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burdening future generations and a way that is not acceptable. as this debate unfolds, i want people to pay attention to what folks are saying. a lot of times politicians will tell you why and when it cut your taxes, i am going to lower the deficit, i will expand medicare -- they will tell you what ever it is they want you to hear. and you should ask every politician when they say that they're going to balance the budget and deal with that deficit, what exactly are you going to cut? but spending are you willing to eliminate? are you going to eliminate funding for sewers? are you going to reduce the cost of medicare? because there is no such thing as a free lunch. and i think a lot of times the way it is talked about in washington, folks make out as if if we could just eliminate the waste and abuse in washington, somehow that would
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fix the problem. now we have tough choices. let me give you one example. in foreign aid, if we'd just toss foreign aid, that would be a big help. let me tell you, foreign aid is less than 1% of our budget. if we eliminated port projects and earmarks -- now some are kind of ridiculous. and we should eliminate them because we do not have any money to be wasting, but earmarks are only 1% of the budget. if we could eliminate all foreign aid and earmarks, and we still have a huge problem, because most of our budget goes to social security, medicare, medicaid, defense spending -- those things account for about 70% of the budget.
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everything from national forest to the agricultural department doe -- that is 30% of the budge. that is a tough set of choices that we have to make. so when you hear the next debate on how we are going to reduce our deficit, understand we're not going to do it overnight. he would be irresponsible for us to try to do it in one year or a few years. we're going to have to do it over a stretch of several years and we will have to make some tough choices. i have time for two more questions. i know that i did not get a lot of clapping about the hard choices things. but remember when i was running for office and i said, i will not tell you what you want to hear about what you need to hear. and you need to hear that we're going to have some tough choices around our deficit. i've got two more question.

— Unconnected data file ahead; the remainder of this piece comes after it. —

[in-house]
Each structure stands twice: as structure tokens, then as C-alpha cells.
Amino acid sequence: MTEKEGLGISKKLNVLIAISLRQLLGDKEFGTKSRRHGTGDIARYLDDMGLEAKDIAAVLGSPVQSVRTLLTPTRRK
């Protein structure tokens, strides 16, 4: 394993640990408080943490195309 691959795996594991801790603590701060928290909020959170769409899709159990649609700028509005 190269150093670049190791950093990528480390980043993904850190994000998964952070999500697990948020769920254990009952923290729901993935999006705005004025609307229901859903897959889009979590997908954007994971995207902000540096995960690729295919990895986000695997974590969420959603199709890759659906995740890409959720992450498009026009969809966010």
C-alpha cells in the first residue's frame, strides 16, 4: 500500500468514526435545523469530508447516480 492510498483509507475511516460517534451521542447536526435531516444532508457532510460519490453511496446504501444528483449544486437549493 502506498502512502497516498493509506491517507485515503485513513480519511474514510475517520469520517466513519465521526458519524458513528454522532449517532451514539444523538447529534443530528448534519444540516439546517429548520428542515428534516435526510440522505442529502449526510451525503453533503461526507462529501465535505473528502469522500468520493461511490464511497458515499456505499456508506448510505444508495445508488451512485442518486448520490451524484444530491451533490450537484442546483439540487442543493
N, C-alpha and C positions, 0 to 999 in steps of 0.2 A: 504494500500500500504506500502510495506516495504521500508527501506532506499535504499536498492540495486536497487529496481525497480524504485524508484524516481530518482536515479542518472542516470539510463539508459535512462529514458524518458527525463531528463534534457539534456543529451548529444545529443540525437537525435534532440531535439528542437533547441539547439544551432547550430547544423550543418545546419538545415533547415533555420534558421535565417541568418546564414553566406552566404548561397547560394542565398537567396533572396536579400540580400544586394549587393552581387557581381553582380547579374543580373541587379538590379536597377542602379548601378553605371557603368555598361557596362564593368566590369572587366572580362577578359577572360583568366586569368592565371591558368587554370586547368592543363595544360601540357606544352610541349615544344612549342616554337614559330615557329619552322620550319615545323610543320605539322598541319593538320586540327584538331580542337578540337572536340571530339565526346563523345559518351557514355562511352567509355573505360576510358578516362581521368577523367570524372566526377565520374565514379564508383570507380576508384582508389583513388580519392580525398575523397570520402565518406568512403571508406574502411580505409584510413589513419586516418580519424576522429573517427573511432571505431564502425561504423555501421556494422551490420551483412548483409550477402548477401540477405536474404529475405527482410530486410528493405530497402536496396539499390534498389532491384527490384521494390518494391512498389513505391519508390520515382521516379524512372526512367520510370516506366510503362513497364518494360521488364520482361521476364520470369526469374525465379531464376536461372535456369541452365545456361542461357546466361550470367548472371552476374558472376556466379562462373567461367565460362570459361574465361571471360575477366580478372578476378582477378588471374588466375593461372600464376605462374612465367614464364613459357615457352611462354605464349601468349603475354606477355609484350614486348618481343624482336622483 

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i'm going to call on this young lady right here. yes, you. >> i'm in fifth grade. >> good to see. >> my parents wanted me to ask you what kind of high said, and my grandmother says hi. -- what kind of pie you had, and my grandmother says hi. >> i had rhubarb pie. and it was some tasty pie. some of you may occur that my cholesterol has gone up. it is because of pie. the white house along with air force one -- there's plenty of pie at the white house and that is one of the perks that you get
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with being president. it is the chill in sturm -- the gentleman's turn. all right, i am going to call on a student. this guy right here. -- well, no, the guy beneath you. i did not see. you looked older. i am sorry for the guy in front of you, he is getting out. no, remember i said, boy, girl. >> i'm an 11th grader at ottumwa high school. we have the highest dropout rate in the state of iowa. i had this plan out with a two- part question. [laughter]
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my mother is a teacher and you talk about in the recovery act about how if you will have student loans for kids to graduate high school to go to college, but what about those who do not graduate high school? >> first of all, thank your mom for teaching. where is she? is she here? i'm sorry. >> onewheshe won one ticket and she gave me her ticket. >> that is nice. or she interviewed you for the newspaper. >> tell her i said hi. i don't know about that. but i will answer your question.
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you're absolutely right that we can do a great job financing community colleges and student loans and college education, but if we have not dealt with this we're going to have problems. and we are slipping behind. we used to have by far the best education system in the world, by a huge margin. and we do not now. we still have the best universities in the world, the best college system in the world, and we have some of the best schools and the world, but our overall education system is kind of in the middle of the pack in terms of advanced countries, especially in science and math, which is a huge problem because science and math is the future. that is what is going to allow you to integrate. i have this terrific secretary